Apple is set to move a key aspect of iPhone production to the United States, according to a new report from Bloomberg. Apple will reportedly begin sourcing at least some of its Apple Silicon processors from an upcoming TSMC factory currently being built in Arizona.
Tim Cook revealed these plans during a meeting with Apple engineers and retail employees in Germany, which occurred during his recent trek across Europe. The Apple CEO explained that it will start buying chips from the plant in Arizona sometime around 2024. Some production could also happen in Europe as more factories take shape there:
“We’ve already made a decision to be buying out of a plant in Arizona, and this plant in Arizona starts up in ’24, so we’ve got about two years ahead of us on that one, maybe a little less,” Cook told the employees. “And in Europe, I’m sure that we will also source from Europe as those plans become more apparent,” he said at the meeting, which included Apple services chief Eddy Cue and Deirdre O’Brien, its head of retail and human resources.
While Cook didn’t get any more specific, he is likely referring to a factory being built by Taiwan Semiconductor Manufacturing Company in Arizona. TSMC is the exclusive supplier of the Apple Silicon processors Apple uses in all of its products, including the flagship A-series processors as well as the M-series chips used in the Mac.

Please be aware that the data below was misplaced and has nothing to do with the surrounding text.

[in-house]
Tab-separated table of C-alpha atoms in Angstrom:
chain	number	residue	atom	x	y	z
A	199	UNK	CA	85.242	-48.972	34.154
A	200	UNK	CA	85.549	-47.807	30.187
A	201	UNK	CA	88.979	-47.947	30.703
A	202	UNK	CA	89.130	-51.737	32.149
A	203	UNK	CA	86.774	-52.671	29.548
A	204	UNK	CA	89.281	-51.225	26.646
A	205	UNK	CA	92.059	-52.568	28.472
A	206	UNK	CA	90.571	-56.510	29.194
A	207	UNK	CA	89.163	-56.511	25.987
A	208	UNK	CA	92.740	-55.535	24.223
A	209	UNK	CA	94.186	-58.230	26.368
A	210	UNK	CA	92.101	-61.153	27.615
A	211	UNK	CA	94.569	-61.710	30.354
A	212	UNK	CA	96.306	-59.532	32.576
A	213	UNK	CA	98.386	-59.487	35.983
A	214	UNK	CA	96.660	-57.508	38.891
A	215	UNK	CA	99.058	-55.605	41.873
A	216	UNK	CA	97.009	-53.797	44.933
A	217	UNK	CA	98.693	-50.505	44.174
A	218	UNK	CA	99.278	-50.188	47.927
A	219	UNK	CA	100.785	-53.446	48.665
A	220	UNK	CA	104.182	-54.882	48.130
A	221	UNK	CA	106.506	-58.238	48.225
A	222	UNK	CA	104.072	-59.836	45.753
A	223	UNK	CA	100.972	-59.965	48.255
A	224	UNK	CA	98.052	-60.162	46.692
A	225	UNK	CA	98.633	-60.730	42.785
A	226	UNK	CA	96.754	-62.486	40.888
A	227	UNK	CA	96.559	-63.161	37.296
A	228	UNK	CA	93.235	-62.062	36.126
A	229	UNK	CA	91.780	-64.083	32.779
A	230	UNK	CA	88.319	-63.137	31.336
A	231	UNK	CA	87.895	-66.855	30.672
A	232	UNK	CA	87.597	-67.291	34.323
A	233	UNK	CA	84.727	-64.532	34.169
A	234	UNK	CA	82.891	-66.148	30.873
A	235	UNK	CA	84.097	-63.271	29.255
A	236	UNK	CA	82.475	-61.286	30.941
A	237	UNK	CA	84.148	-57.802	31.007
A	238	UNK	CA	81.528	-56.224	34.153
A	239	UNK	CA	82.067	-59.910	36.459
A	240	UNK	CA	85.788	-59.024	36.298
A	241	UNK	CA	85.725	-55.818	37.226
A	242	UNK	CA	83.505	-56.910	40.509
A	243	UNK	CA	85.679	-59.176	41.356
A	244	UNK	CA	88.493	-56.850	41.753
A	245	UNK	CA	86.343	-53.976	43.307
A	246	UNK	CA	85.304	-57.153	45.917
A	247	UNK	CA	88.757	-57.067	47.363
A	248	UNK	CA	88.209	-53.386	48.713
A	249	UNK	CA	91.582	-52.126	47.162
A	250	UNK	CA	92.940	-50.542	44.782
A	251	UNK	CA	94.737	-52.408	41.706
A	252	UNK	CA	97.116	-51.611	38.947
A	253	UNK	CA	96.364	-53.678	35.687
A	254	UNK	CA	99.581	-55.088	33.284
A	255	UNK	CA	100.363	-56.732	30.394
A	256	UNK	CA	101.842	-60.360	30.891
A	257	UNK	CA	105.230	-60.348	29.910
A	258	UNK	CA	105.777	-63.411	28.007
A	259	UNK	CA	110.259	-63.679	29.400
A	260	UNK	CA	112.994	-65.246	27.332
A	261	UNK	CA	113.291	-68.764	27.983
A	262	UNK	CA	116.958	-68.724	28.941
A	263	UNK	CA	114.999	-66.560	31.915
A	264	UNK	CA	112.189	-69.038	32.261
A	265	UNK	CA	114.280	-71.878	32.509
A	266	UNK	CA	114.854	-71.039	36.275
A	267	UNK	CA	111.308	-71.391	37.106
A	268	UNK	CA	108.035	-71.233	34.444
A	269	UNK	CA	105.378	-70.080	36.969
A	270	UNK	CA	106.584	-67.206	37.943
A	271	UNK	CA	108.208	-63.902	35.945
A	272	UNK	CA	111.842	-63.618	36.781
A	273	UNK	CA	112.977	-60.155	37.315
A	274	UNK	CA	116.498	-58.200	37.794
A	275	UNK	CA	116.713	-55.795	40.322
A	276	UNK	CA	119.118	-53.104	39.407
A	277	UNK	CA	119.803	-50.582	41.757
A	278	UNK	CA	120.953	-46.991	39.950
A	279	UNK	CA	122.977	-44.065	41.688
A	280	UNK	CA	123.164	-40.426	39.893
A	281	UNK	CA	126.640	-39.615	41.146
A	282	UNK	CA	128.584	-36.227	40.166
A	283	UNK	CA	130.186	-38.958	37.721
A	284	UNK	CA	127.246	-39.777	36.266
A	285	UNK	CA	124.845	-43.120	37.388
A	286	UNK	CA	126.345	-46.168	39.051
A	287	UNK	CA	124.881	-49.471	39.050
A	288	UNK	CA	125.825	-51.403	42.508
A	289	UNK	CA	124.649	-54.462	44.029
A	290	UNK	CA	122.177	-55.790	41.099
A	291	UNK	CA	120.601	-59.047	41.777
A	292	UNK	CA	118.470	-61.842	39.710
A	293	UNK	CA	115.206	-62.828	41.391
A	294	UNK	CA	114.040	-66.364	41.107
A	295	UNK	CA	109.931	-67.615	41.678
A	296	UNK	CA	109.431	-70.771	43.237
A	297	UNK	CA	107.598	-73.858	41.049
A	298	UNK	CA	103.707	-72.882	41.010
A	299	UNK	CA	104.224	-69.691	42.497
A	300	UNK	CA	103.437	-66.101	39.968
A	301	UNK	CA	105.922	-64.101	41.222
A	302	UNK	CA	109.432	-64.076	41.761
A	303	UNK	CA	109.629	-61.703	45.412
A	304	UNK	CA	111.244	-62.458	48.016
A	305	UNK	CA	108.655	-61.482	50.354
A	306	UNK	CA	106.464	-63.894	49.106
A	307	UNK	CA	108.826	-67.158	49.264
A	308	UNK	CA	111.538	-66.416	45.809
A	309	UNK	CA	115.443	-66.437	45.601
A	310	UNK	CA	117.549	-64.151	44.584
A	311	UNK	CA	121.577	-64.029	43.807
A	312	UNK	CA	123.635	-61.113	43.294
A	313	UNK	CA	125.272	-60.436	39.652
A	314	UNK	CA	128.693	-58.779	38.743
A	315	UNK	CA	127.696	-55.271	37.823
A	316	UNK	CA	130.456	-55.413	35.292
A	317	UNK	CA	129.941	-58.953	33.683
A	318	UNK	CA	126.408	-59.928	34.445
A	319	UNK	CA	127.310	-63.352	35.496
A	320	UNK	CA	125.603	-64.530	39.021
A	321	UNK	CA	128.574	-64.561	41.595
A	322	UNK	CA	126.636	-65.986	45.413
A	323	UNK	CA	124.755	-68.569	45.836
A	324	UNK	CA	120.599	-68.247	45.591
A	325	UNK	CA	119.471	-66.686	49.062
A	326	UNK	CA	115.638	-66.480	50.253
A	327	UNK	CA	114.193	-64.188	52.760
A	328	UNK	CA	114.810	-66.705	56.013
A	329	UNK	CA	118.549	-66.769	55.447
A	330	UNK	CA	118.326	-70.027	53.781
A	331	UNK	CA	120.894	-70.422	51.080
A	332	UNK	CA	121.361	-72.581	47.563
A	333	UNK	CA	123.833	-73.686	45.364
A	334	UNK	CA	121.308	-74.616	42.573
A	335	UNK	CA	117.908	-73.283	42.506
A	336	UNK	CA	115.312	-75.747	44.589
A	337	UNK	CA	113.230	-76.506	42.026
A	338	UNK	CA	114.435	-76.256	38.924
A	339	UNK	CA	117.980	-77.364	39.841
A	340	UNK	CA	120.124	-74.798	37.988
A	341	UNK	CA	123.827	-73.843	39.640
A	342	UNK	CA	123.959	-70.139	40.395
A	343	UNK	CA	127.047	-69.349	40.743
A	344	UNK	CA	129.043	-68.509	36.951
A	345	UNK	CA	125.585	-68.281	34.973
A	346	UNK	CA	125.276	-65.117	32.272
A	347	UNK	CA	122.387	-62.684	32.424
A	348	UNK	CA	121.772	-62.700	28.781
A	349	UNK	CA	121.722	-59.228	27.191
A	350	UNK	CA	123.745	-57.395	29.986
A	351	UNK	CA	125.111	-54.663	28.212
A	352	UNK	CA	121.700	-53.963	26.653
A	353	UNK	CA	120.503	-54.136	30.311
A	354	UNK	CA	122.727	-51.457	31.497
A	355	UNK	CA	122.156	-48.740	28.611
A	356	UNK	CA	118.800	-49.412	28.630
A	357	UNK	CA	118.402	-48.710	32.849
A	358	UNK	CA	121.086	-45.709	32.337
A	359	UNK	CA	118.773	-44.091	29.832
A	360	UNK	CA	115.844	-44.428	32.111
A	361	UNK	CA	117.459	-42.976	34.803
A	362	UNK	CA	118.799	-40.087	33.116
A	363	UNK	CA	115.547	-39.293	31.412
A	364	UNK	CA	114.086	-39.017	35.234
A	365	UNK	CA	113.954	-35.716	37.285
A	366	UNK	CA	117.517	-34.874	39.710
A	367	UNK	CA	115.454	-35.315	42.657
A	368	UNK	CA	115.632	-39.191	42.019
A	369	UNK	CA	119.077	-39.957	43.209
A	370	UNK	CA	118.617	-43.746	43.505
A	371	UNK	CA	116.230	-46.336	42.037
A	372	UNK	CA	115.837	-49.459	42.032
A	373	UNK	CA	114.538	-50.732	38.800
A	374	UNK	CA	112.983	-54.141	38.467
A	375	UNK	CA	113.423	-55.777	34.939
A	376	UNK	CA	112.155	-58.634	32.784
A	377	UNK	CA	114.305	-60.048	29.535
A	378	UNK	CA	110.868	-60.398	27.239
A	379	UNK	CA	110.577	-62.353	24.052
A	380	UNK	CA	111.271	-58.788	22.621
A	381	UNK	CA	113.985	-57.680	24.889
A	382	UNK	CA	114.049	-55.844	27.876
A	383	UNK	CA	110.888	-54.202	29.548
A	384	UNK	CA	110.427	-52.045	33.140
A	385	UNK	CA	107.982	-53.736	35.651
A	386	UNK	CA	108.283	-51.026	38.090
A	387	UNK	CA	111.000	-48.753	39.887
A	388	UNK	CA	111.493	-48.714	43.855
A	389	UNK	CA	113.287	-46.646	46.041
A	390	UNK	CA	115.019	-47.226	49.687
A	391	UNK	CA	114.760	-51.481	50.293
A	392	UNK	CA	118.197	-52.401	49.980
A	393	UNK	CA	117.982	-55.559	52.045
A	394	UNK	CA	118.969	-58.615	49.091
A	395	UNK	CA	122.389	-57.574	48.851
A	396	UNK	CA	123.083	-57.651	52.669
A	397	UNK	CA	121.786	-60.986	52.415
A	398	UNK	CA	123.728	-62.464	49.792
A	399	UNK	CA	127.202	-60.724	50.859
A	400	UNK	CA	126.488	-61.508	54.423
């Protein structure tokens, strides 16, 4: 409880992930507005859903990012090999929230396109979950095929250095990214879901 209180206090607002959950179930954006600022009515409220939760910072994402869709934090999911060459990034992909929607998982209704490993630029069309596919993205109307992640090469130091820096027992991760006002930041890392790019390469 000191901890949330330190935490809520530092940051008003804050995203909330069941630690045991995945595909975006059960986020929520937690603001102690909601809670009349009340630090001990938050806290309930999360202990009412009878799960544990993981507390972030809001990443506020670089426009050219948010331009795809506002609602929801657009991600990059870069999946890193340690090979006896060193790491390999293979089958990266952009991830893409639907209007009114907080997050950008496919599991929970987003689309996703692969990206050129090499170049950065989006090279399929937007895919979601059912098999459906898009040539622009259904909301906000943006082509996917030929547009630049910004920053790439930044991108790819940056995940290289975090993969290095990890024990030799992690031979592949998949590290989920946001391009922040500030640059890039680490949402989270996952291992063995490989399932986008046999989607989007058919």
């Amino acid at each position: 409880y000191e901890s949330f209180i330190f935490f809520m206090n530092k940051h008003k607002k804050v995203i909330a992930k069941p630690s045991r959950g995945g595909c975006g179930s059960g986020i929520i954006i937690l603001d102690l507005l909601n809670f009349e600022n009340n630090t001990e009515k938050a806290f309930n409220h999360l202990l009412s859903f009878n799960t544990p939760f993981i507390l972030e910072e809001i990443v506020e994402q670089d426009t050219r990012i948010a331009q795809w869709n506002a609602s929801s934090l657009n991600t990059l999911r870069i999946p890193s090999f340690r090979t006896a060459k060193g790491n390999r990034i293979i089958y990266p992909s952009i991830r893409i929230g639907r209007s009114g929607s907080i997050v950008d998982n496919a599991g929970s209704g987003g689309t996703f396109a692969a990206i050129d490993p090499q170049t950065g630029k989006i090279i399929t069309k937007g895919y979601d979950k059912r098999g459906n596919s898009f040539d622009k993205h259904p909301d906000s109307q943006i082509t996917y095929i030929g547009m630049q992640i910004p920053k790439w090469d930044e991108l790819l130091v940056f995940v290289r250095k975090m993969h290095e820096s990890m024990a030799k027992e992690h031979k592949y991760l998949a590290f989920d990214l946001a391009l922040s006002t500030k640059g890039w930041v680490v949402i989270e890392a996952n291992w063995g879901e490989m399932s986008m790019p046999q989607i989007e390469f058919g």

As Bloomberg points out, the TSMC factory in Arizona is currently slated to open in 2024. TSMC has said the factory will start out with 5nm chip production, which would be at least one generation behind the technology Apple uses in its products. “TSMC could theoretically introduce advanced production more quickly than it has so far announced,” the report says.
A lingering question is whether the factory as planned is suited to Apple’s needs. The Taiwanese company has said that the plant will initially have a capacity of 20,000 chips per month and use a 5-nanometer production process. That wouldn’t satisfy Apple’s near-future desire for more advanced, 3-nanometer chips.
The move comes as Apple continues to diversify its supply chain to different parts of the world. “Regardless of what you may feel and think, 60% coming out of anywhere is probably not a strategic position,” Cook said in reference to the current reliance on Taiwan for chips.
“I think you will wind up seeing a significant investment in capability and capacity in both the United States and Europe to try to reorient the market share of where silicon is produced,” Cook added.
Additionally, the US government has recently started offering a number of lucrative incentives to boost chip production in the country. Through the Chips and Science Act, there are more than $50 billion in incentives available for semiconductor production that occurs in the United States.
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